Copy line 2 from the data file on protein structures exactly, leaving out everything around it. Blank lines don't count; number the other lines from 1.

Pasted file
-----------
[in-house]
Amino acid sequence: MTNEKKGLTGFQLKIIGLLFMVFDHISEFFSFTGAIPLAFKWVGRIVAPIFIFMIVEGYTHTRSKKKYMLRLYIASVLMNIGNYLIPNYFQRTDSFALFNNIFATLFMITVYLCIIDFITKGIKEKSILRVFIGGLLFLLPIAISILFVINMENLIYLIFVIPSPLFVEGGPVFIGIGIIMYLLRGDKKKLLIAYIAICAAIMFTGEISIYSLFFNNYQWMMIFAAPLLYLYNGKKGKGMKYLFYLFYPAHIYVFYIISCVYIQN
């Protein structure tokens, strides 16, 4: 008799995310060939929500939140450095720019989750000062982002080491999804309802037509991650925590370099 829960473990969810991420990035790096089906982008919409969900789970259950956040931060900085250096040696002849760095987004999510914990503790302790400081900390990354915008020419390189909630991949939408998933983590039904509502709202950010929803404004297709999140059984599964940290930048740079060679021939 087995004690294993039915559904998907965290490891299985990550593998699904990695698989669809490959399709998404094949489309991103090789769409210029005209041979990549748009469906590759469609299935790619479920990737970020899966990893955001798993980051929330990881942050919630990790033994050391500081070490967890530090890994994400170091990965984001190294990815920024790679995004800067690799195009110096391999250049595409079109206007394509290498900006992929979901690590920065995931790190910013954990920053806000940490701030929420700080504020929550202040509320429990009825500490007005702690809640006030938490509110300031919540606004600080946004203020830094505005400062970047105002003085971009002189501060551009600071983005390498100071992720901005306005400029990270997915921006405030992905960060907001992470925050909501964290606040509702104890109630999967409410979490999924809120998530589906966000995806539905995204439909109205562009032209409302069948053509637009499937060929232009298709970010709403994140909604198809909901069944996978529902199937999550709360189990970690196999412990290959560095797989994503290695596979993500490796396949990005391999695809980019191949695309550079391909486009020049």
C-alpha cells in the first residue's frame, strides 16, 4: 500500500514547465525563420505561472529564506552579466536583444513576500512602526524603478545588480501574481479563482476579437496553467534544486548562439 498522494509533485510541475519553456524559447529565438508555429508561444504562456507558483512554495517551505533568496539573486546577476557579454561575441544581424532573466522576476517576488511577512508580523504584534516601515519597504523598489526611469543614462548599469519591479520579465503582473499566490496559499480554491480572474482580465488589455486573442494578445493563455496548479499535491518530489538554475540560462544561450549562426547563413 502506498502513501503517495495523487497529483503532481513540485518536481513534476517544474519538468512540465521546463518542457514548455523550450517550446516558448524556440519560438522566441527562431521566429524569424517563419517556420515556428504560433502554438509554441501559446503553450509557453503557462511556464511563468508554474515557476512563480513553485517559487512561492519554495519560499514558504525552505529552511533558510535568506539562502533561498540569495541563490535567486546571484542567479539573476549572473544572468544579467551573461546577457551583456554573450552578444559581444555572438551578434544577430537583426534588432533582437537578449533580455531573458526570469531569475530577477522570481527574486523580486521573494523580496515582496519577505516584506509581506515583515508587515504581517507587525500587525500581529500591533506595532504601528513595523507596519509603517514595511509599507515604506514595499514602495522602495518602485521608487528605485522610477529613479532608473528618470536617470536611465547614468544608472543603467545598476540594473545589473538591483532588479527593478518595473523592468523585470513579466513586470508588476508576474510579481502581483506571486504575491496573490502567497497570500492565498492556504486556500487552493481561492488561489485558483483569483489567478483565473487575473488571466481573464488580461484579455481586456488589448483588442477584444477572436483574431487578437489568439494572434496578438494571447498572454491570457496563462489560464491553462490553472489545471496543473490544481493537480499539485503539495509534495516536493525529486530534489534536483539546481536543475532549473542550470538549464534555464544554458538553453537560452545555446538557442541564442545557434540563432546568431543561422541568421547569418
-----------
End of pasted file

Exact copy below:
Amino acid sequence: MTNEKKGLTGFQLKIIGLLFMVFDHISEFFSFTGAIPLAFKWVGRIVAPIFIFMIVEGYTHTRSKKKYMLRLYIASVLMNIGNYLIPNYFQRTDSFALFNNIFATLFMITVYLCIIDFITKGIKEKSILRVFIGGLLFLLPIAISILFVINMENLIYLIFVIPSPLFVEGGPVFIGIGIIMYLLRGDKKKLLIAYIAICAAIMFTGEISIYSLFFNNYQWMMIFAAPLLYLYNGKKGKGMKYLFYLFYPAHIYVFYIISCVYIQN